Let’s take a few minutes to think about Rome. I adore Rome. I think it is truly the first city I have fallen in love with. The idea of revisiting this city brings a smile to my face whenever I think about it. You throw that coin into Trevi Fountain, and you know in a year or so, you will get that itch to come back.
When to Visit?
Rome is beautiful no matter the time or year; Summer is best for the weather and wine on the terrace but means hoards of crowds. Rome in the Winter has the dismal weather of the UK, a fraction of the price, and less crowds – but you do loose the urge to enjoy antipasti outside.
Average rainfall is at it’s lowest June through to August.
Weather information taken from Holiday-Weather.
Why Visit in 2016?
Why should Rome climb to the top of your Bucket List for 2016? This year marks the reveal of some of Rome’s most significant refurbishments. Since 2013, over €25million has been invested it the iconic Colosseum and scaffolding has been visible in phases ever since. The first section has now been completed, and more shall follow as the year progresses.
The famous Trevi fountain has also had a facelift, last time I visited the basin had been drained and a walkway put in place to give you an opportunity to look at the statues while the restoration took place. The works are due to be completed in Spring 2016.
Pope Francis has also announced that 2016 shall be the Jubilee Year of Mercy attracting pilgrims worldwide to celebrate their faith in the Vatican.
Things to See and Do
- Tour Colosseum and the Forum
- Marvel at the Pantheon
- Sit on the Spanish Steps
- Throw a coin in Trevi Fountain
- Basilica Santa Maria and St Valentine’s skull
- Ruins of Torre Argentina – Now Rome’s unofficial cat sanctuary..
- Villa Borghese Gardens
- View the city from Gianicolo Hill
- Stroll through Piazza Navona
- Visit Castel Sant’Angelo
- Take a tour of Vatican and the Sistine Chapel
- Visit a Wine Bar and enjoy Antipasti
Colosseum and the Forum
The Colosseum, built in 80AD, is arguably one of the most iconic buildings in history. The most cost-effective way to visit the Colosseum and the Forum is to buy your ticket directly through the ticket office rather than through a private tour provider. The official site is CoopCulture. Since my last visit, you can now book your underground and third tier tours online rather than having to ring up – for the additional €9 this is unmissable.
Booking your tickets ahead of time allows you to queue jump, which in the summer can save you over an hour. I would recommend an early morning booking as there is no limit on your time in the Colosseum so it tends to get busier as the day progresses.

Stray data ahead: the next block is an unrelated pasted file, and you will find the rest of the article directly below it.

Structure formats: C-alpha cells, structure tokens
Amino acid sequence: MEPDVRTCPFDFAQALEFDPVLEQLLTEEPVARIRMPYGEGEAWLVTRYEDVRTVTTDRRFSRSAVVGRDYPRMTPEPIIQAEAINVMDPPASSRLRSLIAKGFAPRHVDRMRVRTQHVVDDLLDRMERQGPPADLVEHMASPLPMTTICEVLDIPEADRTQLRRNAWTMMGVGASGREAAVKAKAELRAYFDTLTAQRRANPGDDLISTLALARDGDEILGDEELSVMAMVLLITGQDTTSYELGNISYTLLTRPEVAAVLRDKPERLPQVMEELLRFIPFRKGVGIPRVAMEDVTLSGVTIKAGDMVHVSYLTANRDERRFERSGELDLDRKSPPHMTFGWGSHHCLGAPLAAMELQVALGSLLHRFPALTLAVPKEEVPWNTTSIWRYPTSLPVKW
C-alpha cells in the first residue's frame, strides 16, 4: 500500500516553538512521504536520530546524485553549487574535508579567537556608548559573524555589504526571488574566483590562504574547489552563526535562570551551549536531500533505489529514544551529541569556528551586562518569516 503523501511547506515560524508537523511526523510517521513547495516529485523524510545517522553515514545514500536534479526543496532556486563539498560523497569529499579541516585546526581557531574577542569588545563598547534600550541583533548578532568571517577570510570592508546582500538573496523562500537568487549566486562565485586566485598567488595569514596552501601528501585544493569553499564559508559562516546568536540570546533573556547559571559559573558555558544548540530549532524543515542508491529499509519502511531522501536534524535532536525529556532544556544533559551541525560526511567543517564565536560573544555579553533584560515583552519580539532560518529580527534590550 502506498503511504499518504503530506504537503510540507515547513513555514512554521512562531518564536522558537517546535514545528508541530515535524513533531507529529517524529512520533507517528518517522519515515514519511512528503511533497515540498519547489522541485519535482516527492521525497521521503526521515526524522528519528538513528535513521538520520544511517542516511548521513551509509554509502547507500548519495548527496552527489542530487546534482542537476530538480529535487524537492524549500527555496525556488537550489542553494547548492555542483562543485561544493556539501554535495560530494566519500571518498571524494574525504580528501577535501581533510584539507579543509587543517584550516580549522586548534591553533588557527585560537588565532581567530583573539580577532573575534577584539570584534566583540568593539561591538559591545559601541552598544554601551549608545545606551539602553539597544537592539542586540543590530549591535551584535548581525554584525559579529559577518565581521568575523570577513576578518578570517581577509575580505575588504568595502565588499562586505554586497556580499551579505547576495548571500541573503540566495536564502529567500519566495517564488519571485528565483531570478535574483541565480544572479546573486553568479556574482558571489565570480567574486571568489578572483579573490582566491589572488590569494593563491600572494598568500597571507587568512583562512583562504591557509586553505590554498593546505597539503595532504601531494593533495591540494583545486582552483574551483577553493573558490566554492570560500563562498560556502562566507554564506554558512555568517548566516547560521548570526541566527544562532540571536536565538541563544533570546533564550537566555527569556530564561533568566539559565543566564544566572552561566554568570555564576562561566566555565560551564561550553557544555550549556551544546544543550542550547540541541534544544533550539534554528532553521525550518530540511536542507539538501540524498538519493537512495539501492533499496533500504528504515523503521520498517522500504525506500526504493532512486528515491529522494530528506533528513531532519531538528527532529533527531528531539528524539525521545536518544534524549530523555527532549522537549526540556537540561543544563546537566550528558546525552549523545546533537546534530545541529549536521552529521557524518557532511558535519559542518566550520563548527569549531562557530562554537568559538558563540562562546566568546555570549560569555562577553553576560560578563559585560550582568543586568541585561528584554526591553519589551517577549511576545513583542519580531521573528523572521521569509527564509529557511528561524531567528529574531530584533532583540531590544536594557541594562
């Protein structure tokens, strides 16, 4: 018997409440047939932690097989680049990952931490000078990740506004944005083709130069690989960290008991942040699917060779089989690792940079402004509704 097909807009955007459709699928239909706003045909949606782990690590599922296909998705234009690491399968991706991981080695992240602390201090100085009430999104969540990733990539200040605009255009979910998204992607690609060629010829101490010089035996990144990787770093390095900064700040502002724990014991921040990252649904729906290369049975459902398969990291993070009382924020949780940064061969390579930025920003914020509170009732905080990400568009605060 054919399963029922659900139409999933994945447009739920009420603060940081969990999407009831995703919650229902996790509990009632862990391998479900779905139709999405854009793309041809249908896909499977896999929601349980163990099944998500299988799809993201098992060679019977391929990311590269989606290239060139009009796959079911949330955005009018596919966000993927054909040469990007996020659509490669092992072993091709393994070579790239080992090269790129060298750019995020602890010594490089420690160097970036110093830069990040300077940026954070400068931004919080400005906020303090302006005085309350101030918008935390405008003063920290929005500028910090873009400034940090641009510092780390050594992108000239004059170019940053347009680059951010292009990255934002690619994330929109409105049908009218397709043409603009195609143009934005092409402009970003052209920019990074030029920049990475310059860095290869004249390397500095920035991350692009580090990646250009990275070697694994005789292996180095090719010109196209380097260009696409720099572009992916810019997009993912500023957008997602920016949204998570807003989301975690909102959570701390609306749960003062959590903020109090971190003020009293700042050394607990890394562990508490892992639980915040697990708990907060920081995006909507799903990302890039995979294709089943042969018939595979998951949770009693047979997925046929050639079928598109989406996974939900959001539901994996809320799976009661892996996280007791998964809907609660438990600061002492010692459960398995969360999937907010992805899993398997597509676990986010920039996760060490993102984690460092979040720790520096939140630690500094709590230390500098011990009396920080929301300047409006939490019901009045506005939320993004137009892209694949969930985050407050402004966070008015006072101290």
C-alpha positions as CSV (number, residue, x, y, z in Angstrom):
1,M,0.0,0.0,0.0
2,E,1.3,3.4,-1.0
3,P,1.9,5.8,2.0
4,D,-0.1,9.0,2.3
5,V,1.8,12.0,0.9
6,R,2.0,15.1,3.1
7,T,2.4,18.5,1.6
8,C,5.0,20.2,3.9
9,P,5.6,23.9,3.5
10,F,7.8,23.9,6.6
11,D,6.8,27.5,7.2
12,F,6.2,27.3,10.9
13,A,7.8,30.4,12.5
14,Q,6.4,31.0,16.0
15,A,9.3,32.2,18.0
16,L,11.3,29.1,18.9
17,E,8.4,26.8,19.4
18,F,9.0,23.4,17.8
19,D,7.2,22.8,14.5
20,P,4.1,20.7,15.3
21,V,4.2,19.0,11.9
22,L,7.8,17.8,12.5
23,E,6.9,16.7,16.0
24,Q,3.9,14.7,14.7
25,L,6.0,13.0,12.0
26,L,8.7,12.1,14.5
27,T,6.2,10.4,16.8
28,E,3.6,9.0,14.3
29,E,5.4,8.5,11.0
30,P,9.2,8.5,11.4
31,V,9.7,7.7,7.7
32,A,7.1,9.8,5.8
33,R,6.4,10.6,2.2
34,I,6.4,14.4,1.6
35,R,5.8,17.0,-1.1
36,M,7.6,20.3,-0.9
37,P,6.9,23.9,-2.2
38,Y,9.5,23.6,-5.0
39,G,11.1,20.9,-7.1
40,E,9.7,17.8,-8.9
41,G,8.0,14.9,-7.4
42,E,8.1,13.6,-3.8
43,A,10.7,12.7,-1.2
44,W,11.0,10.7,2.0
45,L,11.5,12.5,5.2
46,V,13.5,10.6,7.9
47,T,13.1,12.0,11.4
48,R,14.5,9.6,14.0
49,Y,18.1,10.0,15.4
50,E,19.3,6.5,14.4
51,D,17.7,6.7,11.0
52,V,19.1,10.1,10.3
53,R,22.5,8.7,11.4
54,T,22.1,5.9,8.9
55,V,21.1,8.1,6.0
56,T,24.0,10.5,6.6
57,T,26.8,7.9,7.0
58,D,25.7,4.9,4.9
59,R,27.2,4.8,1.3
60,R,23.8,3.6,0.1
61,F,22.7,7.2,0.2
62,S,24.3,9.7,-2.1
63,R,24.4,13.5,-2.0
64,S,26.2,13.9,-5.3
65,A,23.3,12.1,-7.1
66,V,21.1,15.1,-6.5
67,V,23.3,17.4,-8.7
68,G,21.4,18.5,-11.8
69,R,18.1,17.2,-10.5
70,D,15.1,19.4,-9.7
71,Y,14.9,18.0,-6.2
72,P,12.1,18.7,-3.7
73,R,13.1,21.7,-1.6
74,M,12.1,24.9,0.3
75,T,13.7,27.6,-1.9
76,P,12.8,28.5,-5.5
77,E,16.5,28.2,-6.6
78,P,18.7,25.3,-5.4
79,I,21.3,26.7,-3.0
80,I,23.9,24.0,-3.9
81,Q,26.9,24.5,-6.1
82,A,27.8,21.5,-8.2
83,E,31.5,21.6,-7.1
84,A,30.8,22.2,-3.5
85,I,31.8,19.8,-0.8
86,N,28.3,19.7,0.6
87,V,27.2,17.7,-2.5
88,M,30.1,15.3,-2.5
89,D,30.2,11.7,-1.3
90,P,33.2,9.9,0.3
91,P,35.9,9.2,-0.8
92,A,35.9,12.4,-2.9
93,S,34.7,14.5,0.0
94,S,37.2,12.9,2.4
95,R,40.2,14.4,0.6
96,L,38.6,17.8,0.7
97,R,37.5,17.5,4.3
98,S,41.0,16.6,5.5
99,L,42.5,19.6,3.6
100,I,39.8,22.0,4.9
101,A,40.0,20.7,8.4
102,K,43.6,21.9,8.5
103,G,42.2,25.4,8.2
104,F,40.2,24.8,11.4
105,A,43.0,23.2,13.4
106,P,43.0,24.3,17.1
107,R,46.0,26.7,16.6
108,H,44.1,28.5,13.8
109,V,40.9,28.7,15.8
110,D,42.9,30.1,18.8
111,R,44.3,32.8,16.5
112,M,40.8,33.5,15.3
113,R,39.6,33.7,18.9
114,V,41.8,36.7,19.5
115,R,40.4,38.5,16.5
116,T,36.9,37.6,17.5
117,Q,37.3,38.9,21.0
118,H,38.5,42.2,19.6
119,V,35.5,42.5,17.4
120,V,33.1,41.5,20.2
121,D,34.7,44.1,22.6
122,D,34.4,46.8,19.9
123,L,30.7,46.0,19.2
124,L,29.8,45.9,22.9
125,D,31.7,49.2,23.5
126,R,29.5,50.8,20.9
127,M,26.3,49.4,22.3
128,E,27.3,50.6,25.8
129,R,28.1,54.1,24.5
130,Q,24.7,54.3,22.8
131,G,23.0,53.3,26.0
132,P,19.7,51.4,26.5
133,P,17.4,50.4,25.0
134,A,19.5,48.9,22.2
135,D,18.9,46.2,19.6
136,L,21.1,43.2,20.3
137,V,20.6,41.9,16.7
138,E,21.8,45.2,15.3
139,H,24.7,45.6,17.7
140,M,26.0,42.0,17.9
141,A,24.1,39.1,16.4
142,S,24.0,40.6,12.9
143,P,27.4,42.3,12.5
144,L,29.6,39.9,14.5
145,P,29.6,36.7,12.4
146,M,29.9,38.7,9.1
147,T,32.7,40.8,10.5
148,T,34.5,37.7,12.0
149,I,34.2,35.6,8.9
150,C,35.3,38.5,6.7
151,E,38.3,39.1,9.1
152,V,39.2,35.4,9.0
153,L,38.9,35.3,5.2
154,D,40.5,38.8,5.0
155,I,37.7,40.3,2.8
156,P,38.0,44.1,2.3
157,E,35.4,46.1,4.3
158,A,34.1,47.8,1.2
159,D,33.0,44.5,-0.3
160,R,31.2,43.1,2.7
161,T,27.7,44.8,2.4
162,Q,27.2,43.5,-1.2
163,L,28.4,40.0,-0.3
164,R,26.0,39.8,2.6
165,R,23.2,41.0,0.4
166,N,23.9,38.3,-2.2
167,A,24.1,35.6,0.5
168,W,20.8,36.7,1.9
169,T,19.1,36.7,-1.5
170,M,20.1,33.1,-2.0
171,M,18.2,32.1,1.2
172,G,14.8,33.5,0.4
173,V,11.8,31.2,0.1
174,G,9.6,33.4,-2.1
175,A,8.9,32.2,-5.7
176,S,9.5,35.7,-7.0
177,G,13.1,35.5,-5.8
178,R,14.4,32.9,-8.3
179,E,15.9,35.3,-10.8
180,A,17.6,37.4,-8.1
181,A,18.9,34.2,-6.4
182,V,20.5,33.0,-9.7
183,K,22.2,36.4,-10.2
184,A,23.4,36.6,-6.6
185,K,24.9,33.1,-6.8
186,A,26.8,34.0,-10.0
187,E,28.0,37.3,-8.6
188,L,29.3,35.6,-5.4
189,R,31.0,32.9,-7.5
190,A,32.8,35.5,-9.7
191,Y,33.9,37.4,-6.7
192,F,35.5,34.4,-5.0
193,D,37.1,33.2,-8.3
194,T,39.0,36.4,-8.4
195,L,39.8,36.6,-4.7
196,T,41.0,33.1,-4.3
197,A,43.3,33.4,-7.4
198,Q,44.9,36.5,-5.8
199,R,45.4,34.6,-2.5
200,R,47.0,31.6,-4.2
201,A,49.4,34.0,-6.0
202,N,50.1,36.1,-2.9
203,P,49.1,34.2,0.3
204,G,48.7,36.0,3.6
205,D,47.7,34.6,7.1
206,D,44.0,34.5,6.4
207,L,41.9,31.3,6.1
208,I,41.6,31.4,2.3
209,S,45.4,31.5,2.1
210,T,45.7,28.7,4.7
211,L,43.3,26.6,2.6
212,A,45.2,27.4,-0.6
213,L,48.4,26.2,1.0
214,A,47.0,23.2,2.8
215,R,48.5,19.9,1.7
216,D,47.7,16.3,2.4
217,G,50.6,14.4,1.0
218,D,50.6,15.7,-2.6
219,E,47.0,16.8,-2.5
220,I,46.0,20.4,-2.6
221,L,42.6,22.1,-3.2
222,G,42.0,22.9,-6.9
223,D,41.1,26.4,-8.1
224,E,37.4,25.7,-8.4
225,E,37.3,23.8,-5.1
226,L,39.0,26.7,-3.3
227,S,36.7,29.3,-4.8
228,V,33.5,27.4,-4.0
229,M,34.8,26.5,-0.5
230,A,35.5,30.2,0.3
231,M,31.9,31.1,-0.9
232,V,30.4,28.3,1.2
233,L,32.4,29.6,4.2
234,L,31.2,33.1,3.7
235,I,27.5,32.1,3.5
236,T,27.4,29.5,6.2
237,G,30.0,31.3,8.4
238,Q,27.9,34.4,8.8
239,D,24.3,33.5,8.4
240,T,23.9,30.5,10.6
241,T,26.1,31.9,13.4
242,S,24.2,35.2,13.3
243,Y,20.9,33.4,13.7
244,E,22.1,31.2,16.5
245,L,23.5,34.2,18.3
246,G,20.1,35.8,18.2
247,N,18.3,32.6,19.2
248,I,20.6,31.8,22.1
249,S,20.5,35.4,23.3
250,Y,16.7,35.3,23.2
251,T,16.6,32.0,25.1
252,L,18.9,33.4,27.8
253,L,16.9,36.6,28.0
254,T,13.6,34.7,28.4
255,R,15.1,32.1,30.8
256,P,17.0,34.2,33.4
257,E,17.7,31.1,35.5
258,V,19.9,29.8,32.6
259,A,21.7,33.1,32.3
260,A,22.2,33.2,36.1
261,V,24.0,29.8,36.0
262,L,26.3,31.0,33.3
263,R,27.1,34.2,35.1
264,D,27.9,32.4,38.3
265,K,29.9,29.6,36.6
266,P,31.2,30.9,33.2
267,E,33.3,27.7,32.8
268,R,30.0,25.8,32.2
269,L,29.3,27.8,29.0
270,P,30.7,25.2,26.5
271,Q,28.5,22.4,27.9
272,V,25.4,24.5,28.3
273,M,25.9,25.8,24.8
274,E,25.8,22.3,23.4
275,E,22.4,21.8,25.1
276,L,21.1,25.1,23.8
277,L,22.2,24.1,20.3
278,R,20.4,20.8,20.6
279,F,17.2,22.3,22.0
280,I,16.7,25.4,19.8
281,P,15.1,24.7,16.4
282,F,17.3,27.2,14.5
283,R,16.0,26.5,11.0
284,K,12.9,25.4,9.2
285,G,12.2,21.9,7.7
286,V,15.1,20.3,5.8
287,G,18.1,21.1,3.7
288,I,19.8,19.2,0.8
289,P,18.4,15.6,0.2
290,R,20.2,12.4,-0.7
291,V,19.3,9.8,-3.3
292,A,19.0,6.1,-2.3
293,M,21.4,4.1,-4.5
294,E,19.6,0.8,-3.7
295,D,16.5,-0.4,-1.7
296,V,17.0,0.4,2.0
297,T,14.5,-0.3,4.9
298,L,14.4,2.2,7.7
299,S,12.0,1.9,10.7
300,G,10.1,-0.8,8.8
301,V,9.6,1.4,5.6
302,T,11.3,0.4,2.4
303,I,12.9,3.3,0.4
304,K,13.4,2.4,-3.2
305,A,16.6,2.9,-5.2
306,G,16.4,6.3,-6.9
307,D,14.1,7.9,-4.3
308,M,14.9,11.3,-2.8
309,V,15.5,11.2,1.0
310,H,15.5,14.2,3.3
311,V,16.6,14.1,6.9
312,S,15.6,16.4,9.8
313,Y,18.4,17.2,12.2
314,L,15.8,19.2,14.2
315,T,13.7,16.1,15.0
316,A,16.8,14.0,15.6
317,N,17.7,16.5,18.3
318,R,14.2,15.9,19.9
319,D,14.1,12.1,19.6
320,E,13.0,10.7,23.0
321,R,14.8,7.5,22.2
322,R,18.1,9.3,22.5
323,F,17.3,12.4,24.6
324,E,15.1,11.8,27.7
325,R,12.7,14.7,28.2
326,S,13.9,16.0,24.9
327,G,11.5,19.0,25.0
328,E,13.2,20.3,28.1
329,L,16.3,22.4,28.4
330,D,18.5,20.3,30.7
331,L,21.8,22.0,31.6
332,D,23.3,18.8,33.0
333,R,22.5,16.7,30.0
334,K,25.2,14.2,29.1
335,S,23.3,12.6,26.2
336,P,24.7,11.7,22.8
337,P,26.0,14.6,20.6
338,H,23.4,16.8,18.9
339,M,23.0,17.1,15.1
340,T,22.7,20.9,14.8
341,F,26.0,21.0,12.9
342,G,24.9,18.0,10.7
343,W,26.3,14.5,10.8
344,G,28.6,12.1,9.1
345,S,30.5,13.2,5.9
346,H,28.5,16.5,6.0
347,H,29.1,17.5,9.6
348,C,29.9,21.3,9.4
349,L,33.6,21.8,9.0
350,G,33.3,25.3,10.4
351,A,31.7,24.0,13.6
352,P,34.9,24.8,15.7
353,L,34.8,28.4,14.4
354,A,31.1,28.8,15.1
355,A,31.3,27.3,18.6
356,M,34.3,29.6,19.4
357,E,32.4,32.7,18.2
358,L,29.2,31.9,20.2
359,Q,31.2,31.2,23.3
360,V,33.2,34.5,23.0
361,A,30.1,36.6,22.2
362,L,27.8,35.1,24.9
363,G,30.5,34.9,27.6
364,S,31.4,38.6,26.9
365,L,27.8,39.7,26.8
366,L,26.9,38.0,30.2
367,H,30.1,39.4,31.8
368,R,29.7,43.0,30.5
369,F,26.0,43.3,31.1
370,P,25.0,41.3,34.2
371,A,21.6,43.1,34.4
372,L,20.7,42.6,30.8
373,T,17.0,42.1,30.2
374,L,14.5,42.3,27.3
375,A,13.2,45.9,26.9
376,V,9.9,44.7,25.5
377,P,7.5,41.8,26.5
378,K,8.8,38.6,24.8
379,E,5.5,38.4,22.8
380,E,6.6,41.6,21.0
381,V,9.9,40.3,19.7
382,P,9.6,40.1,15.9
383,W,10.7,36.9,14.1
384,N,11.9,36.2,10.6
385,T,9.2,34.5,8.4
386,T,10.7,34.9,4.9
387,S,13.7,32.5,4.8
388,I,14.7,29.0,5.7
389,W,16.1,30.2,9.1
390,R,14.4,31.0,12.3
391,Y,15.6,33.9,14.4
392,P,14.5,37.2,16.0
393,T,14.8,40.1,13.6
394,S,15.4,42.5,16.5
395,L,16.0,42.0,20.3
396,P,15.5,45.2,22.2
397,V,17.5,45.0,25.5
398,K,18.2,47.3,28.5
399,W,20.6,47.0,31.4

Both audio-guides and guided tours can also be booked ahead of time. There is plenty of inflammation in English available throughout the building in the form of plaques etc – so don’t feel as though this is compulsory.
Once you have finished your tour of the Colosseum, your ticket shall grant you access into the Forum free of charge (must be used on the same day). This is where a guided tour may be more useful to walk you through the vast space; alternatively invest in a little travel book which has a “Forum Walk-through Guide” included.
For those who don’t know, there is a huge perfectly circular whole in the roof of the pantheon. The 9m round aperture at the top of the dome shines light into the entire building. “What happens when it rains?” I hear you say – you won’t notice unless you are looking for them, but there are holes in the ground for the water to drain away.
This amazing building dominates Piazza della Rotonda. Both the Pantheon and the Colosseum must be visited again at night to truly appreciate their beauty. Entrance to the Pantheon is free.
Directly in front of the Pantheon stands the Fontana del Pantheon (Pantheon Foundation) and the Egyptian Obelisk which is also worth your time.
The tradition is one coin to return to Rome, two to find love with a Roman, three to marry said Roman. All of those coins add up, with local authorities gaining over €500,000 per year from a tradition actually started by a German.
This amazing open space is probably one of Rome’s most beautiful squares, with no less than three stunning fountains and the breathtaking baroque church of Sant’Agnese in Agone.
You can usually find a number of artists selling their wares in the square, typically paintings of Rome or offering portraits. During the festive season, Christmas market stalls are also set up here.
Vatican and the Sistine Chapel
Vatican is one of the few attractions in Rome I think a guide is truly necessary to make the most of your visit. The Vatican has so much to offer, and is so vast that it is quite overwhelming without a guide. Remember, you are entering a Holy area – shoulders should be covered, recommendations state that you should wear trousers / long skirts.
Brace yourself for a busy day and lots of walking. Make a note of any public Pope addresses, otherwise you may struggle to make your way through the square.
Rome is a easy city to navigate using a simple tourist map provided by most hotels. If you opt for a central hotel, you can walk everywhere. If you do opt for public transportation, I would advise the metro over the local buses. The bus service tends to be over-crowded during the summer and is not as reliable as the train network.
Outside of Rome
The saying goes that “All roads lead to Rome” but so do all the trains. Rome has a large train station with easy access to all the major cities in Italy if you decide to be a bit more adventurous with your time – think Florence, Milan, Venice and Naples!
Top Tip: Book tickets to major tourist attractions in advance. This will save you both time and money!
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